Possibly, the strongest evidence for the resurrection is the conversion of many of the Jews who convinced Pilate to murder Christ. How is it possible that only weeks after Christ died, these Jews became followers of Christ? In Acts 2, Peter proclaimed the resurrection of the one they killed and called for their repentance and 3,000 of them were converted. Consider the following verses:

Men of Israel, listen to these words: Jesus the Nazarene, a man clearly attested to you by God with powerful deeds, wonders, and miraculous signs that God performed among you through him, just as you yourselves know—this man, who was handed over by the predetermined plan and foreknowledge of God, you executed by nailing him to a cross at the hands of Gentiles. But God raised him up, having released him from the pains of death, because it was not possible for him to be held in its power.

Acts 2:22-24

Therefore let all the house of Israel know beyond a doubt that God has made this Jesus whom you crucified both Lord and Christ.” Now when they heard this, they were acutely distressed and said to Peter and the rest of the apostles, “What should we do, brothers?” Peter said to them, “Repent, and each one of you be baptized in the name of Jesus Christ for the forgiveness of your sins, and you will receive the gift of the Holy Spirit.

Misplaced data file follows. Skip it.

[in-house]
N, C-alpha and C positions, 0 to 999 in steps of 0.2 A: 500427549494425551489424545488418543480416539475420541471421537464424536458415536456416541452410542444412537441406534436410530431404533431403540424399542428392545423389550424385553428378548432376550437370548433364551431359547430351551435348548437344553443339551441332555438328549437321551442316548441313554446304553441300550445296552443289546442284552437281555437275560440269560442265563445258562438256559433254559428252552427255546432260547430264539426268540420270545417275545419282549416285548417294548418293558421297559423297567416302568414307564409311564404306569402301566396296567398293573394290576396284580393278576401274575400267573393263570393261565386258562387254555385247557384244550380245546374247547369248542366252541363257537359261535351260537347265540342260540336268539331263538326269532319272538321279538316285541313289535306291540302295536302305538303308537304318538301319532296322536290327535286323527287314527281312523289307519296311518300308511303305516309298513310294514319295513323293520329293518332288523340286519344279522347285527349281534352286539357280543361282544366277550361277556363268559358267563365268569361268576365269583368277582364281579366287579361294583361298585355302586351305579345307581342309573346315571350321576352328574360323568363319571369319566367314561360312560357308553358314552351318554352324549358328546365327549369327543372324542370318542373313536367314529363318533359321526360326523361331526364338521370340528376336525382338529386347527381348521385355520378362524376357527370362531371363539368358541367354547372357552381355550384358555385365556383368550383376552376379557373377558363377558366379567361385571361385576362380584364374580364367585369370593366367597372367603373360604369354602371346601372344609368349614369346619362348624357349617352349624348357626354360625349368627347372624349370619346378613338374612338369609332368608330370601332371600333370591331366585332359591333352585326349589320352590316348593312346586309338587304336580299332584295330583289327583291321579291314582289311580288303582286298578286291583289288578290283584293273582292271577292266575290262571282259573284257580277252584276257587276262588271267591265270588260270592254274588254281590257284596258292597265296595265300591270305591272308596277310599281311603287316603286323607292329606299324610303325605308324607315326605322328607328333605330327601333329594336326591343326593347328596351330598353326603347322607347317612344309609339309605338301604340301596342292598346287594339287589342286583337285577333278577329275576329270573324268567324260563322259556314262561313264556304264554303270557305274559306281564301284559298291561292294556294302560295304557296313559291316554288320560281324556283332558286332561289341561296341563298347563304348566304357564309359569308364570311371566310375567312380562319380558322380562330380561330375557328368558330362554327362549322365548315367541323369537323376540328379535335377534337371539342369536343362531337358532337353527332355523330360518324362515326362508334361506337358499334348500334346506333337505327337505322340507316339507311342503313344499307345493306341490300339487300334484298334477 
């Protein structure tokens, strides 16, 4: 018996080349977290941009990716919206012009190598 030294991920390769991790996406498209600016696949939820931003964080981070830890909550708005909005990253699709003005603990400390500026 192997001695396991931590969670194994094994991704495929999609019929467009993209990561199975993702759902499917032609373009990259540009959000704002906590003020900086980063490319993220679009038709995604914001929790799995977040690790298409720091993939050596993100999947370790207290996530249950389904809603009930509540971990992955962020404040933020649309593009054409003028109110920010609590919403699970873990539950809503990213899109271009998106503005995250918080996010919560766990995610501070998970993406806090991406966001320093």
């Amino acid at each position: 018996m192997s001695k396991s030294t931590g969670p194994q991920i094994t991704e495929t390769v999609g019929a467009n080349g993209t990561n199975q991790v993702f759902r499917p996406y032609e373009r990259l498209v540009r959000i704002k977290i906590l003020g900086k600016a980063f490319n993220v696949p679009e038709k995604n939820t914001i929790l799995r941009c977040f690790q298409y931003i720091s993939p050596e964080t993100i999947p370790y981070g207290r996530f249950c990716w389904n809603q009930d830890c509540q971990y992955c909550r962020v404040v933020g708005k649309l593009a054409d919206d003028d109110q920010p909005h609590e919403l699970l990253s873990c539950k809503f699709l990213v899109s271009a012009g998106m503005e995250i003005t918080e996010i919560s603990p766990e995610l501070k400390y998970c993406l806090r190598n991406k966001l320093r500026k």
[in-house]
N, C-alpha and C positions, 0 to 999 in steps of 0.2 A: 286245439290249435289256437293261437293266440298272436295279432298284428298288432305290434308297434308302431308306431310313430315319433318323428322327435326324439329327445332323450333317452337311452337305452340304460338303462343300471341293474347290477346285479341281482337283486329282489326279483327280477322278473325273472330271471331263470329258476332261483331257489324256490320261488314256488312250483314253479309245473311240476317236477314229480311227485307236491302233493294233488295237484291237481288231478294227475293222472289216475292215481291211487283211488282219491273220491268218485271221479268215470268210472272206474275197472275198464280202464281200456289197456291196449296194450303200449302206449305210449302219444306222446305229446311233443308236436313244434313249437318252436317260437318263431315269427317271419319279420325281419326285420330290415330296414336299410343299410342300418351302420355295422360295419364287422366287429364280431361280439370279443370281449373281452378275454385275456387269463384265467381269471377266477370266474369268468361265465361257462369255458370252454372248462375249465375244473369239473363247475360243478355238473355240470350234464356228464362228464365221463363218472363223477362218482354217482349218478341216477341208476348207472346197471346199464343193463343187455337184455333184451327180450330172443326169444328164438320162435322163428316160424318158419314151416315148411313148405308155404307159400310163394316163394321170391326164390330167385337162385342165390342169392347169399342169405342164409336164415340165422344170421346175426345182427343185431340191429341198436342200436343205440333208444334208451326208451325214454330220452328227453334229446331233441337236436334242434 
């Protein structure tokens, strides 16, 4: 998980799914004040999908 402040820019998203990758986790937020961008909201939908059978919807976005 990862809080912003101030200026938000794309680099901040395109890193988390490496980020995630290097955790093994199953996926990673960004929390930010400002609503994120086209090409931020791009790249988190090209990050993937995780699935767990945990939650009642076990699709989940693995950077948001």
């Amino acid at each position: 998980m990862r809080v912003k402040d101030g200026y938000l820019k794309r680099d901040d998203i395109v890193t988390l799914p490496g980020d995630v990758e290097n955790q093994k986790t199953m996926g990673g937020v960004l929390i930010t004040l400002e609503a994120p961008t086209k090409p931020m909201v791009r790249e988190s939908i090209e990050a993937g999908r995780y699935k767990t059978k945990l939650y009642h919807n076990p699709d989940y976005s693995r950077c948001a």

Acts 2:36-38

So those who accepted his message were baptized, and that day about three thousand people were added. They were devoting themselves to the apostles’ teaching and to fellowship, to the breaking of bread and to prayer.

Acts 2:41-42

Why were they converted? They had to be convinced that the resurrection was true. Not only did 3,000 convert, but in Acts 4:4, the number grew to 5,000. Historically, the early church boomed in Jerusalem, and then because of persecution, it spread throughout the ancient world and exists today as the biggest religion in the world.

How is this possible? It’s baffling. (1) Some have tried to explain it away as a mass hallucination or dream. However, that makes no sense. How can thousands of people have the same hallucination? (2) Some have tried to explain it away as the development of a myth or legend. But again, that is illogical. Myths and legends take generations to develop. They don’t develop while the original audience is still alive and, certainly, not a few weeks after the event. Conclusions that deny a literal resurrection just don’t make sense.